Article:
If you find yourself with a rodeo on your hands, you just have to hang on – literally. Once she finds out that kicking and throwing a fit works, she will do it. Every. Time. Give up the idea of collecting the milk cleanly (or collecting it at all). The goal is to milk her until she is as empty as you want her to be, and then stop when YOU want to. I like to give my goats their grain ration on the milking stand to reward them and keep them busy. I don’t give grain any other time, and as soon as they figure it out, I don’t have problems getting them on the stand. If she is kicking, you need to take away her ability to do that. I haven’t had a lot of luck with commercial hobbles, so my friend Lynde told me about using dog leashes. You should take a nylon dog leash and make a slipknot with the loop end. Put this around the hind leg above the ankle and tie it firmly to the leg of the milk stand.

 

More often than not, she will start to kick with the other leg, so repeat it on that side too. At this point, some especially talented goats try to levitate. Take another leash and loop it around her front leg, above the hoof. Fold her leg up at the knee and tie the leash to the front of the milking stand. Now she will have to stand still. You MIGHT be able to milk at this point. She will be mad and struggle. She may decide to foil your plans by sitting on the stand. This is where your  bucket comes in handy. You slide it under her belly and she cannot squat.

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Layla, all trussed up. For the record, Layla has excellent milk stand manners and does not care what is done to her as long as she can eat. She is the perfect model for this post.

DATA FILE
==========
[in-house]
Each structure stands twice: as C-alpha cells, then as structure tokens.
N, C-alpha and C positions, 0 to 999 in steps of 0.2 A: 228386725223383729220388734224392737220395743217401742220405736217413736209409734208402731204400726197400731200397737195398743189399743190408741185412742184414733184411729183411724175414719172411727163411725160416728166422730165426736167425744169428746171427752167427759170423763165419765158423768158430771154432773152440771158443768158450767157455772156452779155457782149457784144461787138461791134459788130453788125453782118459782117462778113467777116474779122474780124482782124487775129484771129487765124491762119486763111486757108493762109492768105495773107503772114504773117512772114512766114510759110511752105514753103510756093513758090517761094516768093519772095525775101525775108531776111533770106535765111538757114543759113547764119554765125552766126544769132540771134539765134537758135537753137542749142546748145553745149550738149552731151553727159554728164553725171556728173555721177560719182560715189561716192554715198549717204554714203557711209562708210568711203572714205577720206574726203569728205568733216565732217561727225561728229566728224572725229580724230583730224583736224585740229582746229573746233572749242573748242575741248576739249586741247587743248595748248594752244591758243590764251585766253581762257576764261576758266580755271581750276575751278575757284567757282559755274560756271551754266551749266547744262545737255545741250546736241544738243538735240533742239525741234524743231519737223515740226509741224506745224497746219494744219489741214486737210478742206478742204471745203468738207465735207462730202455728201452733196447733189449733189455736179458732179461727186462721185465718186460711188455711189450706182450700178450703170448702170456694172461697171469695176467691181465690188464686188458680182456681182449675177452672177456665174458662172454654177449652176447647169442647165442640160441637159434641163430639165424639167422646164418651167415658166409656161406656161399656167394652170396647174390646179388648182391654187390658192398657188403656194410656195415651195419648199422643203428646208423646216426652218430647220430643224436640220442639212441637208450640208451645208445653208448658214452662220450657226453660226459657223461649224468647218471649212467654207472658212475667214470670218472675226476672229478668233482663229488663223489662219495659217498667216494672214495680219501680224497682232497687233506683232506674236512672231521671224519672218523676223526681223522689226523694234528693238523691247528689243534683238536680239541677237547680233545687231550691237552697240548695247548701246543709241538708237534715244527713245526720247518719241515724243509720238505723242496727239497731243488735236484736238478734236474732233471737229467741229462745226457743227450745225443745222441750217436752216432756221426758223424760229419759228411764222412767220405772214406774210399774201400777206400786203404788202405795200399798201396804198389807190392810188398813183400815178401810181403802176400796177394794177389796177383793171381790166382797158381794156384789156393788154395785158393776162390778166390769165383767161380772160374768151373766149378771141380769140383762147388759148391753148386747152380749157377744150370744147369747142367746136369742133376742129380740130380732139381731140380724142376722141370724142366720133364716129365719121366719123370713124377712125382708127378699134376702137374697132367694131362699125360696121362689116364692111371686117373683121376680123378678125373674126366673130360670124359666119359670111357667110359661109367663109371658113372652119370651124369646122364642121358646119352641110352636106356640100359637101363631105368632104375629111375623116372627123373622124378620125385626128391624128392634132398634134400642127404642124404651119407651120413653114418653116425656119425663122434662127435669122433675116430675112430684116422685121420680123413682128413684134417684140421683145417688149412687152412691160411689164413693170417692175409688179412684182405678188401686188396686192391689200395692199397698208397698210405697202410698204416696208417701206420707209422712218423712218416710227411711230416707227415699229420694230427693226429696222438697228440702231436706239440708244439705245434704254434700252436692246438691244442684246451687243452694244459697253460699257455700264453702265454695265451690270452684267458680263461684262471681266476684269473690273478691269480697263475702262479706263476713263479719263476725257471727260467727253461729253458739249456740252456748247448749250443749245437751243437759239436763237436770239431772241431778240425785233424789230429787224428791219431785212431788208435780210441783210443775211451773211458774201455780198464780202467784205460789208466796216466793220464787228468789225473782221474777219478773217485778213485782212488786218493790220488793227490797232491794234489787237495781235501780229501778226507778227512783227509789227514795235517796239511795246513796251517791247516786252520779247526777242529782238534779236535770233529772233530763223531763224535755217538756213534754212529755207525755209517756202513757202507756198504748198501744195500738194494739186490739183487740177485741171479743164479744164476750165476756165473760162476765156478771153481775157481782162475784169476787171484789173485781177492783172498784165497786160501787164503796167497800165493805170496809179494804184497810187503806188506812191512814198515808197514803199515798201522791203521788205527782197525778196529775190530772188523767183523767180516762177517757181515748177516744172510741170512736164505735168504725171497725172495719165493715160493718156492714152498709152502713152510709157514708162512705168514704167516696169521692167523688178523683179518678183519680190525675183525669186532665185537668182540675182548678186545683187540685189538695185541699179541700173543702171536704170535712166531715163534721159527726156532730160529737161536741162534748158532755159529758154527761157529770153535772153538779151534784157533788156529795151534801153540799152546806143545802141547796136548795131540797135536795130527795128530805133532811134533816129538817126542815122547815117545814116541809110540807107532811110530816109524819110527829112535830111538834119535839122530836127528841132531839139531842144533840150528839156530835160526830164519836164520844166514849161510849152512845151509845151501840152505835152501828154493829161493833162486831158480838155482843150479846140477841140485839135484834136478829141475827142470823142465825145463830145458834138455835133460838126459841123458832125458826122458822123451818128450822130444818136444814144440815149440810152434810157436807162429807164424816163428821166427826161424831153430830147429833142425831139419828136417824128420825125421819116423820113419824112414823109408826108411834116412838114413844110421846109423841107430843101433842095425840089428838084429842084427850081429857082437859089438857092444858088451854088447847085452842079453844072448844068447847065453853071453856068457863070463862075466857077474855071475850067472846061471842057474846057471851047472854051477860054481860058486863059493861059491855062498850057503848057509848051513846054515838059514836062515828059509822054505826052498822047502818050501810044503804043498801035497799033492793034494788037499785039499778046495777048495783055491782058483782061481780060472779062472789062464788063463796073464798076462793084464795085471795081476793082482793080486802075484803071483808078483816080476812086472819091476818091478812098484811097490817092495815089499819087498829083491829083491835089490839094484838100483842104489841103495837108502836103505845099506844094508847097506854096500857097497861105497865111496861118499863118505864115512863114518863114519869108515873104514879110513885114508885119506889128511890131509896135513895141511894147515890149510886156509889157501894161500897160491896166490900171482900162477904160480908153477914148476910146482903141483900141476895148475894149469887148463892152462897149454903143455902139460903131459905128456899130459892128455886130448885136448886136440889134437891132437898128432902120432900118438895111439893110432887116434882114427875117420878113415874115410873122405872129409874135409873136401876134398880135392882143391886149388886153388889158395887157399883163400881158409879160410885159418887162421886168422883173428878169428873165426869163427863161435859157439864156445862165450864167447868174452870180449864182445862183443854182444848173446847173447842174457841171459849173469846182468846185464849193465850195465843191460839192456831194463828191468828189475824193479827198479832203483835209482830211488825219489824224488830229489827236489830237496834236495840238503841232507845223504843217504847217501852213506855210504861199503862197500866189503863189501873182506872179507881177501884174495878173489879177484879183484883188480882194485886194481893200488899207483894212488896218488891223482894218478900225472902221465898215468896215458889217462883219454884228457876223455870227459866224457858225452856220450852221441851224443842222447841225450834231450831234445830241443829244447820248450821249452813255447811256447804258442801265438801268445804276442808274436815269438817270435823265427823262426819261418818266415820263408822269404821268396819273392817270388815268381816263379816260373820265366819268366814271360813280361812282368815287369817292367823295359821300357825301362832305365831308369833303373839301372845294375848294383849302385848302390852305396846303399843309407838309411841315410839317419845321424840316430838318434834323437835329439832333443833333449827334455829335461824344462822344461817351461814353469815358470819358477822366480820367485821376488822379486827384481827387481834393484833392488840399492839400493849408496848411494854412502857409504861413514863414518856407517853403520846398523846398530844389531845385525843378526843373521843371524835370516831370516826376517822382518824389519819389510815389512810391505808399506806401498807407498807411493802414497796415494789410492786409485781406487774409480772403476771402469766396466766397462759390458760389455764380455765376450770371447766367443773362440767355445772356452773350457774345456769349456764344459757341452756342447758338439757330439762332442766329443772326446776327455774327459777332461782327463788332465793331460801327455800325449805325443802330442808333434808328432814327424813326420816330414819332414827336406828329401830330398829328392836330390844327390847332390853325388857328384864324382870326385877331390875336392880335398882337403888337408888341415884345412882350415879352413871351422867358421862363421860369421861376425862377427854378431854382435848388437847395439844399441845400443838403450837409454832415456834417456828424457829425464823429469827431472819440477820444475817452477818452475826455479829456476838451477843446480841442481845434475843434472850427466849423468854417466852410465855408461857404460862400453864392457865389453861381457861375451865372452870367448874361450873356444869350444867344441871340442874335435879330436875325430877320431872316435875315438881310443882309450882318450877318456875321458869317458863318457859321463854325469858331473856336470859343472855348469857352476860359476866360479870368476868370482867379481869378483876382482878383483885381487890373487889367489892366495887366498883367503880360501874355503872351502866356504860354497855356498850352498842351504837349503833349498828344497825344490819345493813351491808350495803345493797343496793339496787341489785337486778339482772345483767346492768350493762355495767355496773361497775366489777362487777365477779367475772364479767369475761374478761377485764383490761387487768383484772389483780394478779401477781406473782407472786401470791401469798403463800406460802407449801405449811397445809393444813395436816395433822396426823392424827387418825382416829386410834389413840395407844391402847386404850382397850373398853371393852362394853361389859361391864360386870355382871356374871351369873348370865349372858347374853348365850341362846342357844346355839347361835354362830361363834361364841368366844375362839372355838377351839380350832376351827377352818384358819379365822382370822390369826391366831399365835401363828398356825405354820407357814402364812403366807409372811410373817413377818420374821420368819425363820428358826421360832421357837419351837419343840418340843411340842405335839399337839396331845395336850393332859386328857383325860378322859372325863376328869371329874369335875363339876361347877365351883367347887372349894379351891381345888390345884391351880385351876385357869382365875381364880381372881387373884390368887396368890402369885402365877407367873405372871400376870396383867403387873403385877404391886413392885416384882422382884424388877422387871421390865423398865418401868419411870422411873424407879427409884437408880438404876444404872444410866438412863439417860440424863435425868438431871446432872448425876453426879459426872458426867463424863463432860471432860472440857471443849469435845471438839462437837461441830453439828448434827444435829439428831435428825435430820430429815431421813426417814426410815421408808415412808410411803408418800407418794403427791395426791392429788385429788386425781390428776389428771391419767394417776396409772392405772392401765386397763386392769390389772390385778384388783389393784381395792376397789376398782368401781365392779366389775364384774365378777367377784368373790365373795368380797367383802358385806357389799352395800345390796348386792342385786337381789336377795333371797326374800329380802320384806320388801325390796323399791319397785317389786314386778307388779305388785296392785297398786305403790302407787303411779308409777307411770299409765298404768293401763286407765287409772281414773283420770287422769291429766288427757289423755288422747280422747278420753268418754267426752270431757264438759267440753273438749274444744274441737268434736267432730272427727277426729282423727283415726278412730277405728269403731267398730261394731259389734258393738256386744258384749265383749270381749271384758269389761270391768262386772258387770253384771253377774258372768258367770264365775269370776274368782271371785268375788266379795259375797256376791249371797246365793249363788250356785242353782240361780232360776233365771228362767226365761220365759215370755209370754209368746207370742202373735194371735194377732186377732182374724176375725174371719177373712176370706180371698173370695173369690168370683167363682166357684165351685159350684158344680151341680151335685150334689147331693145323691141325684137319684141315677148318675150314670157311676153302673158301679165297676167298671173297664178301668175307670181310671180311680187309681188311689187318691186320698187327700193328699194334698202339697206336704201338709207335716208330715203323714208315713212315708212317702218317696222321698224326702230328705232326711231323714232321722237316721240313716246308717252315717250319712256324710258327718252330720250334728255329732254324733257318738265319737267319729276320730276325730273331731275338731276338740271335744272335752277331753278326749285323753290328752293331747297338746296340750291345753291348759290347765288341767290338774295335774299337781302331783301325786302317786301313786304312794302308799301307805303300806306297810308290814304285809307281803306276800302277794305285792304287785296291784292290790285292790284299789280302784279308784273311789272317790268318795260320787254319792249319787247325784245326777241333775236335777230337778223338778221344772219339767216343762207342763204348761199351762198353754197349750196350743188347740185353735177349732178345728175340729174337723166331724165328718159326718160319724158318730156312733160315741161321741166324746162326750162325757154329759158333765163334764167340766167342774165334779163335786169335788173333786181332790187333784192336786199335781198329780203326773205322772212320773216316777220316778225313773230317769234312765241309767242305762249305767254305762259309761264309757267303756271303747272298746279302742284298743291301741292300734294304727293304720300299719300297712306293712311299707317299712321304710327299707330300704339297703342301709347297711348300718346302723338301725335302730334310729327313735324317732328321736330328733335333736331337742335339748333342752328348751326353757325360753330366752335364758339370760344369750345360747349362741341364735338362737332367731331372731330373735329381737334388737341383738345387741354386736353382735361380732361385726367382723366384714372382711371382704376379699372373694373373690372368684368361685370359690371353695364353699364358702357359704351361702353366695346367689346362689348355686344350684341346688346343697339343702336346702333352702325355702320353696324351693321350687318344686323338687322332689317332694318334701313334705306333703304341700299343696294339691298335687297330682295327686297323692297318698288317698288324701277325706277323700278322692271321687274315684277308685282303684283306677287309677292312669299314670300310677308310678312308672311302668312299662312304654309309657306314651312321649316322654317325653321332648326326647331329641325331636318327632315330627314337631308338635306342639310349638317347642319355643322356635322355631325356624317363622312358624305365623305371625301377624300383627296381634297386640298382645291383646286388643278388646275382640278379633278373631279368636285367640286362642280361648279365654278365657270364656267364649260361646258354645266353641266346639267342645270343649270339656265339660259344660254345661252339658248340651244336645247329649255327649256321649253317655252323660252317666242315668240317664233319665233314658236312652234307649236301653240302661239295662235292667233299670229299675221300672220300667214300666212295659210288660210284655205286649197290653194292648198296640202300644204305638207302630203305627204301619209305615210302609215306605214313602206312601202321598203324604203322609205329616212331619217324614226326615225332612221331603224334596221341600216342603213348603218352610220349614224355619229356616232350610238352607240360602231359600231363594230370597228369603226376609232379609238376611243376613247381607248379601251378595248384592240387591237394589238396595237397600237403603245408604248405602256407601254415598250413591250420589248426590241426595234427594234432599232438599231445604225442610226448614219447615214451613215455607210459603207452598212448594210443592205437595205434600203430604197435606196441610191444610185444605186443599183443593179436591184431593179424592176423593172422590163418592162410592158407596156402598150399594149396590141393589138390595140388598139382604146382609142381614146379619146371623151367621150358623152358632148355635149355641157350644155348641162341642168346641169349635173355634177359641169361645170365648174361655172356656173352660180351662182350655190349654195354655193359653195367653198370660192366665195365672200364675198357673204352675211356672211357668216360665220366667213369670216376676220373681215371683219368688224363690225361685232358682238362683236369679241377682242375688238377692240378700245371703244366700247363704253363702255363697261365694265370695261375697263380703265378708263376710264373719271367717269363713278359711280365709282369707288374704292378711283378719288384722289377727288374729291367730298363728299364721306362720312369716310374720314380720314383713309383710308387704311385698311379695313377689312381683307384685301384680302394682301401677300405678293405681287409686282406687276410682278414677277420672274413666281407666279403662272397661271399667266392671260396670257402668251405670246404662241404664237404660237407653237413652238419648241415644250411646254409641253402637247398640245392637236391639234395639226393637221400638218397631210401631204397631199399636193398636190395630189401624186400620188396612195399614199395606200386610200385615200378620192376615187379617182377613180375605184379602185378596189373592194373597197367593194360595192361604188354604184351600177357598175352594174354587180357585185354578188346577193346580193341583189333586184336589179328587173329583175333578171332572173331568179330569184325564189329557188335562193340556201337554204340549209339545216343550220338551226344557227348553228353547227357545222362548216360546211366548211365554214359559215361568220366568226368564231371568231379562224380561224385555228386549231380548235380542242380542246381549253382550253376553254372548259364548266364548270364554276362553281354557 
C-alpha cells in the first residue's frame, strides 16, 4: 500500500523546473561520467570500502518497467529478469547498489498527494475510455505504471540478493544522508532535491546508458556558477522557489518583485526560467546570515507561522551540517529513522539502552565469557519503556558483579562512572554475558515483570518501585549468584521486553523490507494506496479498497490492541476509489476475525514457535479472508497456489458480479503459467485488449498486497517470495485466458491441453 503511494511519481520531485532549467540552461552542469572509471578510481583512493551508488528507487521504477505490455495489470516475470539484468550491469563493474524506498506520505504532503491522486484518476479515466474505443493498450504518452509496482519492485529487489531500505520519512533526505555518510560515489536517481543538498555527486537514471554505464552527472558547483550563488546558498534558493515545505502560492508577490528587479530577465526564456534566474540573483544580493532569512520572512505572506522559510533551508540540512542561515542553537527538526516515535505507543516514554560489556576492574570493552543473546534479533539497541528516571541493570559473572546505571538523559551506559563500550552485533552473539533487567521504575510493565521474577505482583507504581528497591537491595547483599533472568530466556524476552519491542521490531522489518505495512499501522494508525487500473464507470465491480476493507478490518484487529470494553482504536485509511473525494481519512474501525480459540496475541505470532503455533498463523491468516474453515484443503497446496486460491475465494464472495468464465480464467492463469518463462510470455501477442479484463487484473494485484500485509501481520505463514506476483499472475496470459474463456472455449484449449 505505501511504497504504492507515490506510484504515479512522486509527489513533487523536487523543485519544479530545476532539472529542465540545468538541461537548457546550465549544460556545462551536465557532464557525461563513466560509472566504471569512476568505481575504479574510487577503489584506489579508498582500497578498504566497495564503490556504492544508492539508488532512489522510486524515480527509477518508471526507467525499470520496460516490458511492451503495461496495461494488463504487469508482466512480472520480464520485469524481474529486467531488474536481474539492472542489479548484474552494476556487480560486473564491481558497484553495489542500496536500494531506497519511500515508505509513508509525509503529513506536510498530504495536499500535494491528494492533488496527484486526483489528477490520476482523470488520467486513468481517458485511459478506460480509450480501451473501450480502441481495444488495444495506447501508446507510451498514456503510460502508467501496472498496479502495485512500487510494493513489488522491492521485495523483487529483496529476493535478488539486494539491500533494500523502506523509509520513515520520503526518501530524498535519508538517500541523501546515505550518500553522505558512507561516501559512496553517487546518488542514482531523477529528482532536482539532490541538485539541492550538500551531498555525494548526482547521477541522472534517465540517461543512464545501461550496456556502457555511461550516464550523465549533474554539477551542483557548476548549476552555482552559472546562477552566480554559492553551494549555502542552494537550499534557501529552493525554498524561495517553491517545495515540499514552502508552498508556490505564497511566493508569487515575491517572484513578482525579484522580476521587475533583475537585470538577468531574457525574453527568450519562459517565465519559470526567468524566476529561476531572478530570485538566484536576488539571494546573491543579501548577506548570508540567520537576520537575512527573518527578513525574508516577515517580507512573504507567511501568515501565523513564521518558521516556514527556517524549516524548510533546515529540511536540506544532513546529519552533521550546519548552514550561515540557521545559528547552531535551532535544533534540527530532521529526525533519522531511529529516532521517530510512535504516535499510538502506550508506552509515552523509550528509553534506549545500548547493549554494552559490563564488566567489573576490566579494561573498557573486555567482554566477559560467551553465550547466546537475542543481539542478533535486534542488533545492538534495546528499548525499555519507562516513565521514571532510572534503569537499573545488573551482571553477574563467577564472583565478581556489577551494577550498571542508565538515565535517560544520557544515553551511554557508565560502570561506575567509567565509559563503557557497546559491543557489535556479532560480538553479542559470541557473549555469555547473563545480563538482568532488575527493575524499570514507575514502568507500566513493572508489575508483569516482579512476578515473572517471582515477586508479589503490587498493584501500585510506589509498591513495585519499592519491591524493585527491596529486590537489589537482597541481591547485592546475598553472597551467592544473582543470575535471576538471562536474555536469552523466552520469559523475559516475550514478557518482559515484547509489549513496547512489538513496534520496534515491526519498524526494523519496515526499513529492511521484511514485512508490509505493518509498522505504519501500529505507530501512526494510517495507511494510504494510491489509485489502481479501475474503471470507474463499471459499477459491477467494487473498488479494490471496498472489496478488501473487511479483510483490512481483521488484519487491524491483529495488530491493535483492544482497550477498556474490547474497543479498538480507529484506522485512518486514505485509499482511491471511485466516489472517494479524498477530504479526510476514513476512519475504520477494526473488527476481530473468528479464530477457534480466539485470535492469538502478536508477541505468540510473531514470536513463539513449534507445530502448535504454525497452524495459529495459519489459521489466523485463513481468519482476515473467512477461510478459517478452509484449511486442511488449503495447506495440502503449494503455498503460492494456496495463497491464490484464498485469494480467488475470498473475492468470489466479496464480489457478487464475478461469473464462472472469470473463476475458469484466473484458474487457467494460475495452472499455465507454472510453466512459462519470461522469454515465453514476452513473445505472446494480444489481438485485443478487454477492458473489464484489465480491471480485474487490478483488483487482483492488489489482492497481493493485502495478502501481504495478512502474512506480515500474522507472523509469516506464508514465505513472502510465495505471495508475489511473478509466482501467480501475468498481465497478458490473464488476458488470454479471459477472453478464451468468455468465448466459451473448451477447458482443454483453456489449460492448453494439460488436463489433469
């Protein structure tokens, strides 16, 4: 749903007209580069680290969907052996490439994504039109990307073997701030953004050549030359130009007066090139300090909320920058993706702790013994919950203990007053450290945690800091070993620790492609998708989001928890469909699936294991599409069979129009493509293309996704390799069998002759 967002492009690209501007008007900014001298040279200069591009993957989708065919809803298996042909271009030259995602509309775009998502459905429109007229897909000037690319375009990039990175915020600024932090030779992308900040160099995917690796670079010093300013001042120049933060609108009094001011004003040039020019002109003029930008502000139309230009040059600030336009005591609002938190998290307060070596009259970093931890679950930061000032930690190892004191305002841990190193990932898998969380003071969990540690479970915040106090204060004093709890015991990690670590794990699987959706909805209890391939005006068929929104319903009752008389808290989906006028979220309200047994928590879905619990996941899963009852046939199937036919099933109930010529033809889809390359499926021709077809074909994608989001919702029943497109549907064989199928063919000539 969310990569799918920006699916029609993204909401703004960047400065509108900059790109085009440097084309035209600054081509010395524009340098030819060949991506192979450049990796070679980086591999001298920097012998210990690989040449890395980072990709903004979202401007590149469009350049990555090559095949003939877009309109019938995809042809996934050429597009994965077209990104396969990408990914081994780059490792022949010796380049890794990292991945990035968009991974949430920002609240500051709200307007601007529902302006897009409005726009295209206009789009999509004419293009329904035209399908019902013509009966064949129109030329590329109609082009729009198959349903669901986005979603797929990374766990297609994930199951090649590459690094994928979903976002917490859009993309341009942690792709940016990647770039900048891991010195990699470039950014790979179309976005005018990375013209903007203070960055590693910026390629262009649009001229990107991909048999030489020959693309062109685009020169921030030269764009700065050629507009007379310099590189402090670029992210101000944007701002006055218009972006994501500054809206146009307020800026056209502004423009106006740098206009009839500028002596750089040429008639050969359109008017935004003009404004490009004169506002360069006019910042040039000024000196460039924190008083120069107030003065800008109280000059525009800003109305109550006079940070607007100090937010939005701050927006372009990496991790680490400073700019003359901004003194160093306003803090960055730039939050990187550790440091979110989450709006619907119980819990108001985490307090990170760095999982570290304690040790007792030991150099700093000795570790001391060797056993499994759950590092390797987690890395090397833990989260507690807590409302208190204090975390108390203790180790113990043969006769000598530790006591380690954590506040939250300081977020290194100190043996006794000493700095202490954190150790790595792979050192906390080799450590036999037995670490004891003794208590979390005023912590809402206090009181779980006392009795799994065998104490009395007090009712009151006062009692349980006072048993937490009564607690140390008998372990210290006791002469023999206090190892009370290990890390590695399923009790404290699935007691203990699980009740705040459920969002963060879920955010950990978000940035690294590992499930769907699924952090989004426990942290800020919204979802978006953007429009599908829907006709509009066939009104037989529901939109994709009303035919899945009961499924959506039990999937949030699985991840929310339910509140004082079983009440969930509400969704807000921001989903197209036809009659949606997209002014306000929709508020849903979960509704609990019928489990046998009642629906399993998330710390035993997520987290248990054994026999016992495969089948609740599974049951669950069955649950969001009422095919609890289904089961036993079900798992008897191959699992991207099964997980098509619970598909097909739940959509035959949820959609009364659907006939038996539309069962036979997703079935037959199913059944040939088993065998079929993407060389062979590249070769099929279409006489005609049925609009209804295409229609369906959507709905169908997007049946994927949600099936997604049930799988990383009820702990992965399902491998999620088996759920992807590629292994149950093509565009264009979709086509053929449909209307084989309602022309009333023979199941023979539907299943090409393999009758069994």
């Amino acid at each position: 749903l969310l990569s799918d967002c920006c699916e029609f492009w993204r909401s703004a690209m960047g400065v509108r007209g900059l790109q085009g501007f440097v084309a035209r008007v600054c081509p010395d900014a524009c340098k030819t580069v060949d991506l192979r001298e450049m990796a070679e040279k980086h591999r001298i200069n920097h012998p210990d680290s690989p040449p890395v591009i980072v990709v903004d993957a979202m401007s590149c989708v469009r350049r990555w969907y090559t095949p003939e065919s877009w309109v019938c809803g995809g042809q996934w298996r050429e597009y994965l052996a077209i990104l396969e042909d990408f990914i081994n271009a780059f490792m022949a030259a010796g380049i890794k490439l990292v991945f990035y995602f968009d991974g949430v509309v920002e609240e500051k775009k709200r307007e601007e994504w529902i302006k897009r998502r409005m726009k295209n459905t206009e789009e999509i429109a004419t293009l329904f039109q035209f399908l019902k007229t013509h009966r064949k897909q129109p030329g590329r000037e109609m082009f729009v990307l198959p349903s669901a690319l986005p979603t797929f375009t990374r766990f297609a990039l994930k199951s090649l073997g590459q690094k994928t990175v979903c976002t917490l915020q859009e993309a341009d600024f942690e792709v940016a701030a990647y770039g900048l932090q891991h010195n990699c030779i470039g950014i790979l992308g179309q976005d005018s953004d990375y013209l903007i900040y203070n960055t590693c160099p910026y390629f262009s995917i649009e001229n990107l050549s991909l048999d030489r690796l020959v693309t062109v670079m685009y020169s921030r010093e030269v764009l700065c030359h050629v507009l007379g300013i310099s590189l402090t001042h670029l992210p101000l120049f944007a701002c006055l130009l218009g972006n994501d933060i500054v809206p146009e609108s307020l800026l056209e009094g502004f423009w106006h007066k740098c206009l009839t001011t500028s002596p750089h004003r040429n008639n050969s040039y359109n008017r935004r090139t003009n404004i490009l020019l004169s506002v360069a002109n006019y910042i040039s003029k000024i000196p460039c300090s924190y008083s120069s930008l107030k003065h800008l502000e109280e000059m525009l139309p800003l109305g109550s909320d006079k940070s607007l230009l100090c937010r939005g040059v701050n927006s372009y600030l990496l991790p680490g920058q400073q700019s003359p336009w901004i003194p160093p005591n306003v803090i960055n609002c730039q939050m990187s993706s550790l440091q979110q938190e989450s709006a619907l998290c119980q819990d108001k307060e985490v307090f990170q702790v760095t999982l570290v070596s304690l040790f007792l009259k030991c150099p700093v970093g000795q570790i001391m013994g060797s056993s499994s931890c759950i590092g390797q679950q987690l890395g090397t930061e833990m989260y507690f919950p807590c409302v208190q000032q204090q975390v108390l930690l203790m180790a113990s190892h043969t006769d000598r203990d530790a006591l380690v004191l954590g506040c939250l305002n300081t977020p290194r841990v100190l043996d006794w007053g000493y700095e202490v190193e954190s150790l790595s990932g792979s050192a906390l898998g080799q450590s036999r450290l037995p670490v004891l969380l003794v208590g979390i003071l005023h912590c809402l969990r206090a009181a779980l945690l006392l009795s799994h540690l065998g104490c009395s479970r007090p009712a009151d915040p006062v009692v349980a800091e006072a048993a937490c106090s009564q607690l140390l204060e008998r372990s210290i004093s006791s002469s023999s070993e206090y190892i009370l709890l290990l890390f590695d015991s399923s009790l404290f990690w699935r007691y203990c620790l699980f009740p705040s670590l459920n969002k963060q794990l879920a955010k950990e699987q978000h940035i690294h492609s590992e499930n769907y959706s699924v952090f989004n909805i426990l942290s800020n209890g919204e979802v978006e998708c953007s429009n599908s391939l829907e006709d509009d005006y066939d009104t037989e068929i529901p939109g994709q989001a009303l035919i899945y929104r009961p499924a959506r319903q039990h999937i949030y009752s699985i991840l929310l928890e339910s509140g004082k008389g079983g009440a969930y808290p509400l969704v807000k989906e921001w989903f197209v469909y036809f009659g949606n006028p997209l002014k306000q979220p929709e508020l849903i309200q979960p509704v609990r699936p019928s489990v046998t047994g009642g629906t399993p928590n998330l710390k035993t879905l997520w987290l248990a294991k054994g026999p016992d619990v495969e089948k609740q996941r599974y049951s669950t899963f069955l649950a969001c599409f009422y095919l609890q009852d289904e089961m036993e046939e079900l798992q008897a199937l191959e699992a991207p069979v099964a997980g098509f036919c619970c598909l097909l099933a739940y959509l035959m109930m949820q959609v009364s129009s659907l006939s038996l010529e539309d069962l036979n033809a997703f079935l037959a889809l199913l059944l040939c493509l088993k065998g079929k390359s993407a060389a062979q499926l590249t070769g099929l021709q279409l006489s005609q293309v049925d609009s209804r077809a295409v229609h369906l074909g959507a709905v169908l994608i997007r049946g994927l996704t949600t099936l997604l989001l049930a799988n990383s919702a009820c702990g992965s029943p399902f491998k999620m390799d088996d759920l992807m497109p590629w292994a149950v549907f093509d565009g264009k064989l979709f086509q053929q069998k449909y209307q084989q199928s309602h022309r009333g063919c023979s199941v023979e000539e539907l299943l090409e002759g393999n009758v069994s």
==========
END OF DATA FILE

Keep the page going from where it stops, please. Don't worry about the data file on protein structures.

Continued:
When she quits struggling, praise her, go through your milking motions and be prepared to duck, because many goats will pee or poop at this point, either from nerves or contrariness. This will all get better. Within a couple weeks, you won’t need any of these props and she will no longer be scared of the process. Expect her to fuss and fight harder the first few days as she has her “extinction burst”. This is behavioral science-speak for “it will get worse before it gets better”. Once she truly figures out that her tantrums aren’t going to work, you can remove your bucket and one hobble at a time. Eventually, you’ll have a chill milker. You may have to remind her the following year when she freshens again, but it will never be as bad as the first year. Let me take this opportunity to say, NEVER hit your goat on the milk stand. She is in restraints, helpless, and scared. This is plain mean and will undo any of the trust you have built. I am saying this because I have read in several forums to smack a goat who is misbehaving on the stand. Just don’t.

For those of you who are now “udderly” terrified, don’t be. Most goats are not that bad – but you need to be prepared just in case. Also, never again will you question the value of a goat trained to milking stand vs. one who is not.

2 thoughts on “How to Train a Doe to the Milking Stand

  1. This is so helpful! Thank you for the photos!

    Like